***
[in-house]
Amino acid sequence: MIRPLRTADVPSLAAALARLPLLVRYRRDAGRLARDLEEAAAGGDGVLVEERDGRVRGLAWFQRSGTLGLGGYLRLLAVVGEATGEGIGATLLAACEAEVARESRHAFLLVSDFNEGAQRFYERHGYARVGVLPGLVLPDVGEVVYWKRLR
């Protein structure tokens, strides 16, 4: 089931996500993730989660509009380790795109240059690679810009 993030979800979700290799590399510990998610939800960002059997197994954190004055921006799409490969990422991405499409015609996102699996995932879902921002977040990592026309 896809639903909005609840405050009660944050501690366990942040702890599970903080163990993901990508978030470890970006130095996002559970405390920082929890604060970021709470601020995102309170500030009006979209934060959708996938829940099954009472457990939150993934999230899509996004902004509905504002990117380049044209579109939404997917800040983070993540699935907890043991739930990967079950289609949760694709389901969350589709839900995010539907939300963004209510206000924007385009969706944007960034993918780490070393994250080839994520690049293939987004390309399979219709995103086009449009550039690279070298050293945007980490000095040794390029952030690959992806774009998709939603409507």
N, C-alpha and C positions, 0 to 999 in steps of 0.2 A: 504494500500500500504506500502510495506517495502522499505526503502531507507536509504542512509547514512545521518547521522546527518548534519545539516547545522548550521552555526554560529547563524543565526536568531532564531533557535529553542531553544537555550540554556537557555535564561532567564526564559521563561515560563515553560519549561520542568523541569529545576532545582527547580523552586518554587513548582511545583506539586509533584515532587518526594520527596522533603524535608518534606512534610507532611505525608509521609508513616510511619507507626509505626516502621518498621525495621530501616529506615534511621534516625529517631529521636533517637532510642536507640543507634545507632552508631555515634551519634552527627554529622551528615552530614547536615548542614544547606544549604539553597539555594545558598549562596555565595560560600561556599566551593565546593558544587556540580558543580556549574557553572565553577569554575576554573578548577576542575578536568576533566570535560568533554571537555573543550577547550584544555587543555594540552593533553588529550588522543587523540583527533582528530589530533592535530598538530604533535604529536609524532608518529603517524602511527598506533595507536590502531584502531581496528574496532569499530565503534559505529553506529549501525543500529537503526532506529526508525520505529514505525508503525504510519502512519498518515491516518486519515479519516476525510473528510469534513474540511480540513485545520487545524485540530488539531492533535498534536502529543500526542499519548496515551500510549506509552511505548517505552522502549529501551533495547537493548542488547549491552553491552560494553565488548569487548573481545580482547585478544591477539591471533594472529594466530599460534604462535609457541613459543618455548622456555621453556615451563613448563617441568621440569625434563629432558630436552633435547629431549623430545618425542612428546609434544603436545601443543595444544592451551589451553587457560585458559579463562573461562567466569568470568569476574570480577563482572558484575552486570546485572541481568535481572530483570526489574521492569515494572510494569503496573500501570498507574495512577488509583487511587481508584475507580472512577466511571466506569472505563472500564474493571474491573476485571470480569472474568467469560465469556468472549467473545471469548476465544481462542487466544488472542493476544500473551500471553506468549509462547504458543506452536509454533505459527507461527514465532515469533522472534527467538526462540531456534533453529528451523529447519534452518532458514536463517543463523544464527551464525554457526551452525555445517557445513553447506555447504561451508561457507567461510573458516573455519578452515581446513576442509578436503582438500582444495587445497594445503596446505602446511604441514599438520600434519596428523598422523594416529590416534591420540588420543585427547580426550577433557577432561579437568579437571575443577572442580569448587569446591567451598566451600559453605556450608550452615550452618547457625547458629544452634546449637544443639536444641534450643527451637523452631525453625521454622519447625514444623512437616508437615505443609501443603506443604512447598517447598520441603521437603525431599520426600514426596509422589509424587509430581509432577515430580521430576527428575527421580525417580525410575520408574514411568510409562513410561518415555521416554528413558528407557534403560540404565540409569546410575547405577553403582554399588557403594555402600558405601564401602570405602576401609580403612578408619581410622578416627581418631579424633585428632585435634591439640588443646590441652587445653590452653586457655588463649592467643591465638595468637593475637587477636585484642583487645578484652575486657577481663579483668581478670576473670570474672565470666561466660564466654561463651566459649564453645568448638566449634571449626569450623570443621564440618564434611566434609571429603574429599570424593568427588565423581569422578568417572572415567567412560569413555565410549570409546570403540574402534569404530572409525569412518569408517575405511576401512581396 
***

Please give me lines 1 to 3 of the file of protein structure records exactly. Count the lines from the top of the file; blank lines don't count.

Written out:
[in-house]
Amino acid sequence: MIRPLRTADVPSLAAALARLPLLVRYRRDAGRLARDLEEAAAGGDGVLVEERDGRVRGLAWFQRSGTLGLGGYLRLLAVVGEATGEGIGATLLAACEAEVARESRHAFLLVSDFNEGAQRFYERHGYARVGVLPGLVLPDVGEVVYWKRLR
């Protein structure tokens, strides 16, 4: 089931996500993730989660509009380790795109240059690679810009 993030979800979700290799590399510990998610939800960002059997197994954190004055921006799409490969990422991405499409015609996102699996995932879902921002977040990592026309 896809639903909005609840405050009660944050501690366990942040702890599970903080163990993901990508978030470890970006130095996002559970405390920082929890604060970021709470601020995102309170500030009006979209934060959708996938829940099954009472457990939150993934999230899509996004902004509905504002990117380049044209579109939404997917800040983070993540699935907890043991739930990967079950289609949760694709389901969350589709839900995010539907939300963004209510206000924007385009969706944007960034993918780490070393994250080839994520690049293939987004390309399979219709995103086009449009550039690279070298050293945007980490000095040794390029952030690959992806774009998709939603409507």